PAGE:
But (thank God) it is not the lack of falling that makes someone a “real Christian.” It is getting up again.

And while Pat Robertson certainly ought to be held accountable for his words, it is better for ourselves if we don’t act in anger.

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As I prepare for the semester to start tomorrow–for my own classes, and the nineteen freshmen faces that will look at me with expectation that I will Know Things and be able to teach them–I am once again lamenting how short break is. Two weeks is not long enough.

It also strikes me as crazy that I am entering another semester of grad school. I am firmly lodged in this phase of life now. It almost feels like home. And that is what I love about academia–the familiarity of it, even while it is ever new.

A couple of days ago, I phoned a friend I hadn’t seen or talked to in more than a year. We last saw each other in the summer of 2008, back when I still had long hair, wanted to be a missionary with FOCUS, and was still aching from the events of the previous spring.

So we had a lot to catch up on–not little stories to tell, but the big picture. Which was pretty big, considering that I graduated from college, moved to the city, and started grad school–none of which were even on my mind last year. What I told her on the phone boiled down to a summary of 2009, and she was amazed (as I continually am) at the unity of it, how everything that has happened came together like threads in a story. That doesn’t happen very often.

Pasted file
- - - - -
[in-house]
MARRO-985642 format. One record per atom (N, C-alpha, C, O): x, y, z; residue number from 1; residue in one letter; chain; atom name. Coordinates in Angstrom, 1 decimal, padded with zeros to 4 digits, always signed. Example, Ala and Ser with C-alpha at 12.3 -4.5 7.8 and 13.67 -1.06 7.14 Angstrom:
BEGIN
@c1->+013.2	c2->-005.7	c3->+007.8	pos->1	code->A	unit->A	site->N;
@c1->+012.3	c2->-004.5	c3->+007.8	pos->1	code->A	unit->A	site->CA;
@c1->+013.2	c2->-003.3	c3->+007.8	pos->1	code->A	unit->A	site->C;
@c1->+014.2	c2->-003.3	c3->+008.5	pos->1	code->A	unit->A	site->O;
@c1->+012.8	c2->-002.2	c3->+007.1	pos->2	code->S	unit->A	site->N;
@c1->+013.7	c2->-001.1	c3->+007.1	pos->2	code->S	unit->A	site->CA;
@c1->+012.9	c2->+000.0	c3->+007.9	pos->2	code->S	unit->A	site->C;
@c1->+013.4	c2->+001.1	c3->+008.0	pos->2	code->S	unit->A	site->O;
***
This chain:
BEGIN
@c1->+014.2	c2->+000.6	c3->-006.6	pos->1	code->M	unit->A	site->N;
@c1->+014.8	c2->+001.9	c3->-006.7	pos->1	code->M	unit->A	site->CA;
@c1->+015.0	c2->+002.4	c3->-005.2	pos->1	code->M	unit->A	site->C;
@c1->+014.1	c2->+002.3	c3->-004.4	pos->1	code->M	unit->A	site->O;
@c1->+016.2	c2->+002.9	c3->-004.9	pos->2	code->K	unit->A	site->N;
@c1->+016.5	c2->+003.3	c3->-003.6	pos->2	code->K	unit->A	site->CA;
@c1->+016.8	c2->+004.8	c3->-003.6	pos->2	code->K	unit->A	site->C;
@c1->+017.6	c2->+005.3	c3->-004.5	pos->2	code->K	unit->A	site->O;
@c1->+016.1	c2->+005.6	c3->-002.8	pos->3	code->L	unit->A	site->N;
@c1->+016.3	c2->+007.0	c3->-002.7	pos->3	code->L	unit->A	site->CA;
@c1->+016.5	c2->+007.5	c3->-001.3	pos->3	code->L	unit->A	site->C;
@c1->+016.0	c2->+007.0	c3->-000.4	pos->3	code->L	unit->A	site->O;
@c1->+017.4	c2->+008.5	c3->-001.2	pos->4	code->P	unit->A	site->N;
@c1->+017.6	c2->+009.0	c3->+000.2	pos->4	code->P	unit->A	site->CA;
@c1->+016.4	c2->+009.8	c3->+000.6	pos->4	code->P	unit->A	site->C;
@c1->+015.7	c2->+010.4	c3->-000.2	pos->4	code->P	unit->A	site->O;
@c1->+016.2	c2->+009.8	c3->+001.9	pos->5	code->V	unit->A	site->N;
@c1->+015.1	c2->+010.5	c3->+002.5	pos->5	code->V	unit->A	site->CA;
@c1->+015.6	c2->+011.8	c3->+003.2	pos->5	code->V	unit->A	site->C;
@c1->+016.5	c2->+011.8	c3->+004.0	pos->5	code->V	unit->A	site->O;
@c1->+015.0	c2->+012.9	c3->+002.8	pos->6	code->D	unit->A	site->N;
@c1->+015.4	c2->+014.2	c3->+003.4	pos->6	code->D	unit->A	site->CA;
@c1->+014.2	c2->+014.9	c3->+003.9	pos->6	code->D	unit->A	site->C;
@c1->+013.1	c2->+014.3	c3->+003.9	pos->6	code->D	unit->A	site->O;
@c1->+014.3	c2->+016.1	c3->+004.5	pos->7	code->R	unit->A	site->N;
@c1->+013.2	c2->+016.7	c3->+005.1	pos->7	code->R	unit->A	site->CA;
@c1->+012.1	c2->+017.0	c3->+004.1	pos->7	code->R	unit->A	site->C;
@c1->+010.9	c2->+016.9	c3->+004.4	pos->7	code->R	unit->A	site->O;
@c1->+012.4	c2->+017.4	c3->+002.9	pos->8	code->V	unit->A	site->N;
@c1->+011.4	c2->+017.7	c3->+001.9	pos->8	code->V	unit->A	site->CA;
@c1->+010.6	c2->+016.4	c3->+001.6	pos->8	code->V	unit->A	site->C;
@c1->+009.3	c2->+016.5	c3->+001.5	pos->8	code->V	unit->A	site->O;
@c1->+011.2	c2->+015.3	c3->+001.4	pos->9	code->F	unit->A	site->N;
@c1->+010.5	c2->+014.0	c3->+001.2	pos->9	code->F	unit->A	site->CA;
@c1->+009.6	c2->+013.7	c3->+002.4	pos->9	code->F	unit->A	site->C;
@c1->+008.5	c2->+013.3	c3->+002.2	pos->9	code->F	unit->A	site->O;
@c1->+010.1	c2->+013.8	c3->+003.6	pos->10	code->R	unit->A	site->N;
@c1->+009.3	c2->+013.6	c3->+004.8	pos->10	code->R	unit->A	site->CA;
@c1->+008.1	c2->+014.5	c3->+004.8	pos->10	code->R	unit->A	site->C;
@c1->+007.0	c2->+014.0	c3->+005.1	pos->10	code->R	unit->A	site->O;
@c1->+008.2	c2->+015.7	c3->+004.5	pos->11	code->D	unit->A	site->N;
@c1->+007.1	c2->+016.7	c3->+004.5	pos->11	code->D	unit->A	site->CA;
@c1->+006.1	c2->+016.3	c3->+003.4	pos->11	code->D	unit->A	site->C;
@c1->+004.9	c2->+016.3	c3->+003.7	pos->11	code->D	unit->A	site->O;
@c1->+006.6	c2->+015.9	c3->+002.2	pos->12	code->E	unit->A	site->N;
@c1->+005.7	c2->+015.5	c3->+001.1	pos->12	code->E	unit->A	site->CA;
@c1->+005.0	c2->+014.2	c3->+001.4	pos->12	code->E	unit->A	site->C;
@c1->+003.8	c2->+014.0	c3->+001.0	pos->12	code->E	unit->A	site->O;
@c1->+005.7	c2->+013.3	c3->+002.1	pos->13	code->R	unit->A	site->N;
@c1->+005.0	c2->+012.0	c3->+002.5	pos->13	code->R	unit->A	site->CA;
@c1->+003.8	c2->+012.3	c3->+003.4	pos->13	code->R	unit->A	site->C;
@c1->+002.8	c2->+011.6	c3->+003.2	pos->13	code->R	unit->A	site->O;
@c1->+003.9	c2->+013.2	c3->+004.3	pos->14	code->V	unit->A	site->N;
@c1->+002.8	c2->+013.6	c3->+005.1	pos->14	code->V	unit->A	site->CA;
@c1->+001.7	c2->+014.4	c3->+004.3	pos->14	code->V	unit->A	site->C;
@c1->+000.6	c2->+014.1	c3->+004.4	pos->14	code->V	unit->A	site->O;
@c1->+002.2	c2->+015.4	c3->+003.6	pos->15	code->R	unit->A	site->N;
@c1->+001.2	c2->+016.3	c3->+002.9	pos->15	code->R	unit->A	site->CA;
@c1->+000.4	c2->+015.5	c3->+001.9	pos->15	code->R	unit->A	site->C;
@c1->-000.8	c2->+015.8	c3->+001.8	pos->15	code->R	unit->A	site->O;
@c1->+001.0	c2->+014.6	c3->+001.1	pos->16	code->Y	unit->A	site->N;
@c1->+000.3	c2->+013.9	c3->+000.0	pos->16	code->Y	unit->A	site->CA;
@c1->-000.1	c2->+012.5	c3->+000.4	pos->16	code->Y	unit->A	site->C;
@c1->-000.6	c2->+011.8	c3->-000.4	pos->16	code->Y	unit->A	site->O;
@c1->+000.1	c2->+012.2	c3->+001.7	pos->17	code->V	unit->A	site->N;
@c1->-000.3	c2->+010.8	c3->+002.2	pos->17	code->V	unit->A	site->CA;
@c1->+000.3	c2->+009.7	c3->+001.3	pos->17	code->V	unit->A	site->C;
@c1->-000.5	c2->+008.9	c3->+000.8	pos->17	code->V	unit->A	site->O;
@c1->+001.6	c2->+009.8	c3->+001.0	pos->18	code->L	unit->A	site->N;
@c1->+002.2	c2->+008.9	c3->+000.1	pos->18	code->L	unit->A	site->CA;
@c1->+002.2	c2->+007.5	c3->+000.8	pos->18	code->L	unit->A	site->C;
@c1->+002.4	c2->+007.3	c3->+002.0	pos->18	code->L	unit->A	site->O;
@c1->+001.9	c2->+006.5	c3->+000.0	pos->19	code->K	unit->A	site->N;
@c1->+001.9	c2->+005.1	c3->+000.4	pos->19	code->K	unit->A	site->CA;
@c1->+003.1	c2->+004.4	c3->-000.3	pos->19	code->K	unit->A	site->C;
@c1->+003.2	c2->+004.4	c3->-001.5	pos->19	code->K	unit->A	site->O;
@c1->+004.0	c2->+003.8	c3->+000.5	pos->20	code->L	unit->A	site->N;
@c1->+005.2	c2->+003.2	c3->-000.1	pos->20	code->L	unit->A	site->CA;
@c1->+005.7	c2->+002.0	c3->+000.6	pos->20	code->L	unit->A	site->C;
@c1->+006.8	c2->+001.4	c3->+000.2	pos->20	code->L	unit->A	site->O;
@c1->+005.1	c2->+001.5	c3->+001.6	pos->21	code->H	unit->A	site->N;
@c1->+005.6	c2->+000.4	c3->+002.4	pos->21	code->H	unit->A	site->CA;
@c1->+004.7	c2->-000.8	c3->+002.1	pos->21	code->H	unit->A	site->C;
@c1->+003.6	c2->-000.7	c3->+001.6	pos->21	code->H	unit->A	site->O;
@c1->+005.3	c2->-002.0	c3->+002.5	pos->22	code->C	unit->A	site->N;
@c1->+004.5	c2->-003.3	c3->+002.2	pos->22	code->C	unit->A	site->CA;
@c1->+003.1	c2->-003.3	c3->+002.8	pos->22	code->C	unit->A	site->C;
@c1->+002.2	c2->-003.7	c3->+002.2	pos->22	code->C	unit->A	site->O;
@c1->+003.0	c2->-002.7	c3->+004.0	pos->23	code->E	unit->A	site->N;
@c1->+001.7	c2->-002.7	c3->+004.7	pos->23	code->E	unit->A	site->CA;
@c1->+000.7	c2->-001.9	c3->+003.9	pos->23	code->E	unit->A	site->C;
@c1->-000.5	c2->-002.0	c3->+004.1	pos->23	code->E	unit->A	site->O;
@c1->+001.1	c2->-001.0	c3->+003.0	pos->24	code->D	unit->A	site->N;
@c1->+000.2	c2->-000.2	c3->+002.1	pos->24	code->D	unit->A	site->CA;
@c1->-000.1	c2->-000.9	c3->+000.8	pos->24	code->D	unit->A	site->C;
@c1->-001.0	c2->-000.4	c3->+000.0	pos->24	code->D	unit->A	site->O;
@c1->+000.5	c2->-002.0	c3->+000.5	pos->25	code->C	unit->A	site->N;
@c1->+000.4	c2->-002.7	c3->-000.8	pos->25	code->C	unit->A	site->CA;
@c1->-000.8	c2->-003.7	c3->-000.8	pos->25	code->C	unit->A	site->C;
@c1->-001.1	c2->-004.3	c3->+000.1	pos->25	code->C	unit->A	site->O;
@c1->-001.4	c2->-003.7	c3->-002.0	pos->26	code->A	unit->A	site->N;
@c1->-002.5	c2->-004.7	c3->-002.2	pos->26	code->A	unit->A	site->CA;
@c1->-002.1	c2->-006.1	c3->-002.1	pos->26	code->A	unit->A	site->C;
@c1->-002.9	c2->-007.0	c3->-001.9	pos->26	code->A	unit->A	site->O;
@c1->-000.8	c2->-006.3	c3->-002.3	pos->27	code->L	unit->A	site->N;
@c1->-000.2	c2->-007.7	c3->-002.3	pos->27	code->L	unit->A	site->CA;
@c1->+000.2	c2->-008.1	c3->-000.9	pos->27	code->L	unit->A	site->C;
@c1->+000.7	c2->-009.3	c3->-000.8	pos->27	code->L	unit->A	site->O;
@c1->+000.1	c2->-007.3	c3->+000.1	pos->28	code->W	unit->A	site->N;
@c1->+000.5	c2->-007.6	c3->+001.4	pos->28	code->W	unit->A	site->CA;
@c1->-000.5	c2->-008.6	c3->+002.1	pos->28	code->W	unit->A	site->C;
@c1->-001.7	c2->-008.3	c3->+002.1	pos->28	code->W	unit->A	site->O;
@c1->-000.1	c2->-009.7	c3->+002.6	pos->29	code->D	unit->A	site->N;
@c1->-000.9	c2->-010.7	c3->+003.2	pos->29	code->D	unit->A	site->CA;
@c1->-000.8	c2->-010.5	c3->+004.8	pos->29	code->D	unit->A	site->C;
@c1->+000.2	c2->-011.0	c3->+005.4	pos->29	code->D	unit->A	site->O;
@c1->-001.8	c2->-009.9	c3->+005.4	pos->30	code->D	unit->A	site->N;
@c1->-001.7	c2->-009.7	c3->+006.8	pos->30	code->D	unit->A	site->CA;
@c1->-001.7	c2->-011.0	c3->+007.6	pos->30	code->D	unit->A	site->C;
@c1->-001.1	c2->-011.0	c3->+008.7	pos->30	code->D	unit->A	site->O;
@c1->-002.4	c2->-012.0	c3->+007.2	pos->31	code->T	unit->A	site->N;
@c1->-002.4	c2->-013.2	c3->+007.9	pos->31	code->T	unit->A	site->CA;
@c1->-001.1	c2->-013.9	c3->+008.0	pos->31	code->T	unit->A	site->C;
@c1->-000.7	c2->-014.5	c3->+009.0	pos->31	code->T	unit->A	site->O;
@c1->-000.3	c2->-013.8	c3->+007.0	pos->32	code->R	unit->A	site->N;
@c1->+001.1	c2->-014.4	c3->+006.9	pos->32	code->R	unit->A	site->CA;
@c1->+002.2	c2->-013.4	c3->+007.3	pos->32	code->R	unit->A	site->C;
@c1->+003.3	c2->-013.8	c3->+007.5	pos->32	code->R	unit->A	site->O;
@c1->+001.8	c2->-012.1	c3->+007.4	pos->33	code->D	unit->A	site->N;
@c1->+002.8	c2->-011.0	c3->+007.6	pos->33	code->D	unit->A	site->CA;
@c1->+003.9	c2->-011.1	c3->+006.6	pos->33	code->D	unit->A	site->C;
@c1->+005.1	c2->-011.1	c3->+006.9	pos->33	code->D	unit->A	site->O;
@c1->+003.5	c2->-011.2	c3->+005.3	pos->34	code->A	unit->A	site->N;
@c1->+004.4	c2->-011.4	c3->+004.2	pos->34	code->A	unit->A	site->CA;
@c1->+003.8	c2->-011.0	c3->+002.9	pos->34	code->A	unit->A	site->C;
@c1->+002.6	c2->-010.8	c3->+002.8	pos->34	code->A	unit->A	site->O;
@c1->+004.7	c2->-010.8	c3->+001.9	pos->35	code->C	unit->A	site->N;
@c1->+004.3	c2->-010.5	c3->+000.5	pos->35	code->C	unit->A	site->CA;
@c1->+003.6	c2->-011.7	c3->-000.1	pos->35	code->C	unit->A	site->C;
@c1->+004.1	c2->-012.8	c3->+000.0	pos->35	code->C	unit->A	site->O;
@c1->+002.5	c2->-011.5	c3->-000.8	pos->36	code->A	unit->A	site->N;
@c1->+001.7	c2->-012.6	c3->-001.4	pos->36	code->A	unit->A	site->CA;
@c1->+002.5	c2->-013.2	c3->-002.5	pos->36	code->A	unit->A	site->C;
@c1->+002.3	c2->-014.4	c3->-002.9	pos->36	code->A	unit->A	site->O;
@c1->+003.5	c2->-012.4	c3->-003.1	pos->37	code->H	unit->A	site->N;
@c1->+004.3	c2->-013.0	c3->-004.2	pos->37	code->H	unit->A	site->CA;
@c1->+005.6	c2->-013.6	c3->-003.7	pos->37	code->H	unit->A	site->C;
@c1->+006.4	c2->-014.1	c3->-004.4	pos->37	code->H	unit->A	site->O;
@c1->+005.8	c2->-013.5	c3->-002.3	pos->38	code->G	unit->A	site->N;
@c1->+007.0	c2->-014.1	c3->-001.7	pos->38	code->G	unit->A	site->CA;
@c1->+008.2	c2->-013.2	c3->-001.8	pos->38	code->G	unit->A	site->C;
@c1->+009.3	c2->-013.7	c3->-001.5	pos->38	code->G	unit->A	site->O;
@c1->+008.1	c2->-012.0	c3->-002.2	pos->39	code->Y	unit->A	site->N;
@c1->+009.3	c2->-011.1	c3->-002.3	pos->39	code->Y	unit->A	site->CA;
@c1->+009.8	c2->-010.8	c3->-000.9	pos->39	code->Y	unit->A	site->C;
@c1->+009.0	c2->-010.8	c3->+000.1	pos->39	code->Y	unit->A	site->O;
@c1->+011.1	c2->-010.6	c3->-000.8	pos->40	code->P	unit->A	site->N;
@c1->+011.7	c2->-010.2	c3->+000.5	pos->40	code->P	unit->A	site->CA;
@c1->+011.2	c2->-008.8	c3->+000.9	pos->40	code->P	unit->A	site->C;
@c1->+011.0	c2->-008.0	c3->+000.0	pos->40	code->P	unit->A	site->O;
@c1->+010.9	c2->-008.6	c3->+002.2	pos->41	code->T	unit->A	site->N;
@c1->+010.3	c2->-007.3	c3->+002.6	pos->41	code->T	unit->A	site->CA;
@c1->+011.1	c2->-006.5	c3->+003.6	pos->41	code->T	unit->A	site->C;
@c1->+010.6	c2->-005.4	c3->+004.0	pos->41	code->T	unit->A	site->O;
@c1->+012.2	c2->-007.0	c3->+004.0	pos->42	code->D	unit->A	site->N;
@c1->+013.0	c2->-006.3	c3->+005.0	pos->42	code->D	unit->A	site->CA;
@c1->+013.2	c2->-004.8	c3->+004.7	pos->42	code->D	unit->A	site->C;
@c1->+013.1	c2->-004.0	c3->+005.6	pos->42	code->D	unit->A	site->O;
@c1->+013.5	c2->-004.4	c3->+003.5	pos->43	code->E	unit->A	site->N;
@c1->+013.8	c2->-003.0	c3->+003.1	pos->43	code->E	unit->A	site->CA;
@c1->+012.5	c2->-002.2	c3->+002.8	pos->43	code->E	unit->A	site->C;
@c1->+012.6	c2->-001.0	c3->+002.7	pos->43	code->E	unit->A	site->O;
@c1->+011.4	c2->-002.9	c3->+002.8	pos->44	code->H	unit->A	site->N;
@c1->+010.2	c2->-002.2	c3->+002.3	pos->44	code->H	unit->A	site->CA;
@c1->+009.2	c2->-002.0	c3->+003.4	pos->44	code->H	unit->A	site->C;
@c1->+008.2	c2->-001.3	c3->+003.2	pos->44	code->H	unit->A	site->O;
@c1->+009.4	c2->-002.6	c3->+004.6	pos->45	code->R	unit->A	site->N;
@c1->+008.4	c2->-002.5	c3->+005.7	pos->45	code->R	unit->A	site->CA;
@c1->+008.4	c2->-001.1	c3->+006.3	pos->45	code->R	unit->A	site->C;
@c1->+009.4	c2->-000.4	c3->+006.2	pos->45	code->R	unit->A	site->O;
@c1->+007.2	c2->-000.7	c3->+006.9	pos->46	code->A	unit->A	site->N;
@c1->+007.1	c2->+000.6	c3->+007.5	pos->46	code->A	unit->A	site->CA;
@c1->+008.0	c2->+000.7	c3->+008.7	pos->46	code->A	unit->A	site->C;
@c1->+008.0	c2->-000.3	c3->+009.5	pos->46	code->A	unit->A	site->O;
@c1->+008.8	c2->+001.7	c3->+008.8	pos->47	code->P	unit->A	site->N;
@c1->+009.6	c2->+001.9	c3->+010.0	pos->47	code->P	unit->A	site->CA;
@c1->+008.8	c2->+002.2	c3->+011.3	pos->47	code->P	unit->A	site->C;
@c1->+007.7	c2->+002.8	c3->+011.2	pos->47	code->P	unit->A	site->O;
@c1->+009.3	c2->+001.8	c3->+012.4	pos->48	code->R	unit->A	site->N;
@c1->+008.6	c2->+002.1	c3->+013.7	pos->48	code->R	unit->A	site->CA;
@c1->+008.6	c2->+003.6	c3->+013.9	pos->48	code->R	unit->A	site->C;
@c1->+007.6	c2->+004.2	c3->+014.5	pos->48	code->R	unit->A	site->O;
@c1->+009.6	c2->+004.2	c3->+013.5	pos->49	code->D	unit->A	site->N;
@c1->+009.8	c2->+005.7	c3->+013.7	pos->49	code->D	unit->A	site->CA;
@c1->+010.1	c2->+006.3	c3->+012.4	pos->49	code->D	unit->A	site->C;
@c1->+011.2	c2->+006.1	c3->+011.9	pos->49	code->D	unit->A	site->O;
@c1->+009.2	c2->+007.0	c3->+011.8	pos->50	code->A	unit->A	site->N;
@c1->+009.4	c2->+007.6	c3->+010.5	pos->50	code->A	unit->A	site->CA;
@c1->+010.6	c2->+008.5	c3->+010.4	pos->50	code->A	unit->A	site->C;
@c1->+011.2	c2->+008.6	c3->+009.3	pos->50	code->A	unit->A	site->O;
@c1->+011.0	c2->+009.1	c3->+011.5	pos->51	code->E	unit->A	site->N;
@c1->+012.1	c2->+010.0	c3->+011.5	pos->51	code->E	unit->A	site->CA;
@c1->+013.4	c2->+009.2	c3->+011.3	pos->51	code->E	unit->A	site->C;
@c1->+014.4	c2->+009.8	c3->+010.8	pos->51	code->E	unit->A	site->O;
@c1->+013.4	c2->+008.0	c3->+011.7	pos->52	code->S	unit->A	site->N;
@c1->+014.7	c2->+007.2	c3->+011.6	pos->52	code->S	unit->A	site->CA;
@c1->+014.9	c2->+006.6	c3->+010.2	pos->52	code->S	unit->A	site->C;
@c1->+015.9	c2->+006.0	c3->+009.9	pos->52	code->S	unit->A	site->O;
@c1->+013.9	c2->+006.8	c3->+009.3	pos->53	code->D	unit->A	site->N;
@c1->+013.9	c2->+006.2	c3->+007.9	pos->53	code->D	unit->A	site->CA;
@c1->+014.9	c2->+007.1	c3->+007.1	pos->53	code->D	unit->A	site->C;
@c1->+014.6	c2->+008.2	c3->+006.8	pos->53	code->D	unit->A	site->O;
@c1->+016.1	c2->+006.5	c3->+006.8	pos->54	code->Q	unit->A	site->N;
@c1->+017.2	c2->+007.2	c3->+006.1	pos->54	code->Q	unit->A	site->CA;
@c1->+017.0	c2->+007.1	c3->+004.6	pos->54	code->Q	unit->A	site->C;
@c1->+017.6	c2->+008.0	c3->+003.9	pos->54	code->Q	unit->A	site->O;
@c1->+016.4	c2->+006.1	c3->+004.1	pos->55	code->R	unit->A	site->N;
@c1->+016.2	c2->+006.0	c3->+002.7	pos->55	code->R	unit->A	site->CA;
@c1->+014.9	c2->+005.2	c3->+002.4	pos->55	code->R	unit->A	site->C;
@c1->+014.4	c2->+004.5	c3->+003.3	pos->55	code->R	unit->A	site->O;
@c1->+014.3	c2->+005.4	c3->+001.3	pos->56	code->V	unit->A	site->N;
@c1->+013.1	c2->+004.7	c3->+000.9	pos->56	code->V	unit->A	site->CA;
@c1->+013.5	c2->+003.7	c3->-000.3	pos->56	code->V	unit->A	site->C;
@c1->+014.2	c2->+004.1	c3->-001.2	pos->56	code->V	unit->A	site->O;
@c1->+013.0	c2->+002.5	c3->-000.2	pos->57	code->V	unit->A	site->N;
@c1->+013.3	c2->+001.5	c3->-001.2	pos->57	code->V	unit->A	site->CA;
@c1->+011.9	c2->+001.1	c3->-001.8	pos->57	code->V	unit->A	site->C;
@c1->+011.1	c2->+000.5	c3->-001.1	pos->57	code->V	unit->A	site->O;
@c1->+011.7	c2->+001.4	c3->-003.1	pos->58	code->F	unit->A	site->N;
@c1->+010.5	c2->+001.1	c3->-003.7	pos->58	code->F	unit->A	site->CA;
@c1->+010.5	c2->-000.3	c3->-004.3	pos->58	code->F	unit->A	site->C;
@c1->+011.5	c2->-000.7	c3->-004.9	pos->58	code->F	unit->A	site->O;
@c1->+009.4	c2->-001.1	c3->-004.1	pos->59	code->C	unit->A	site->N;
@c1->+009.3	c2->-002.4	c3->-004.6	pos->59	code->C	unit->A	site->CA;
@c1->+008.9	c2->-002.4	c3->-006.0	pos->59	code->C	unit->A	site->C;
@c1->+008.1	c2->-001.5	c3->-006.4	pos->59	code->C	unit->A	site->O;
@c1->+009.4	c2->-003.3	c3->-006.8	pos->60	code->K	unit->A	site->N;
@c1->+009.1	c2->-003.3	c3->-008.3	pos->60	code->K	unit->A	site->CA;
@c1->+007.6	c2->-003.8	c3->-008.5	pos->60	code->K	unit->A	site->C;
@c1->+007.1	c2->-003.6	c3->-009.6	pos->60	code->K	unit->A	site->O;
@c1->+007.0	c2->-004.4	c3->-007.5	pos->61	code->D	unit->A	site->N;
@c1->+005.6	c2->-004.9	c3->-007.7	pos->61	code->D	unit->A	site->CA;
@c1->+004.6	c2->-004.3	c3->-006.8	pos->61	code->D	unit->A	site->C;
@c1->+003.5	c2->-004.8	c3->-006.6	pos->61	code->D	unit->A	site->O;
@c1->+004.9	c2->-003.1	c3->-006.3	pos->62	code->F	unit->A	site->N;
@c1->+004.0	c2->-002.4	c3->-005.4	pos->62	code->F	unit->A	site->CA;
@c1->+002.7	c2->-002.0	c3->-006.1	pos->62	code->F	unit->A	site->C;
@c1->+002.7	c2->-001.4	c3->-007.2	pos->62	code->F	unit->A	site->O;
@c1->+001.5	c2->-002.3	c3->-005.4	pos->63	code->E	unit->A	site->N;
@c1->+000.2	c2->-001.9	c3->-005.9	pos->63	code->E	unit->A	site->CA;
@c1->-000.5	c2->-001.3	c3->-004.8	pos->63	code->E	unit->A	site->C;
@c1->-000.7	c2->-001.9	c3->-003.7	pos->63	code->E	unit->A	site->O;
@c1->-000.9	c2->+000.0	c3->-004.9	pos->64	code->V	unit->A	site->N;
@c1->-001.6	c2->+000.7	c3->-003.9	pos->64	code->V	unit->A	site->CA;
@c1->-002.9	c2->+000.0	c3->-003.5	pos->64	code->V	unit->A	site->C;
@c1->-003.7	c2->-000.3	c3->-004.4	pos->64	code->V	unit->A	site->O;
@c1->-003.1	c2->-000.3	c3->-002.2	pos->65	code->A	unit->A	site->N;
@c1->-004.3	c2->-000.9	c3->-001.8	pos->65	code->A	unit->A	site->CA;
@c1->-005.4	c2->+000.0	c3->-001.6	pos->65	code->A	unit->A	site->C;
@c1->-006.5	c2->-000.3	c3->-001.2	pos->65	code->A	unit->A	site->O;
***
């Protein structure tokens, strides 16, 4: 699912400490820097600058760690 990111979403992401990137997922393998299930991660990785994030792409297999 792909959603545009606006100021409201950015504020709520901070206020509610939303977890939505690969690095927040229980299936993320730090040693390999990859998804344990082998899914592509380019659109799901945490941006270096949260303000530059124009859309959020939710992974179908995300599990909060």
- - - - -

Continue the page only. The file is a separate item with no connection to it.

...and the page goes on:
Another friend of mine asked me what lesson learned stuck most in my mind from the past year. The answer is the thread that binds my stories together: I have learned about Trust.

As I neared graduation, I felt pretty ambivalent about my future. I was applying to grad school–one grad school–and to be a missionary with an organization called FOCUS (Fellowship of Catholic University Students). But I wasn’t all that enthusiastic about either of them. Mostly, I was scared I wouldn’t get accepted anywhere, and would be stuck working at the grocery store with a Bachelor’s degree in Creative Writing. Or, that I would get accepted to both places, and would make the wrong decision.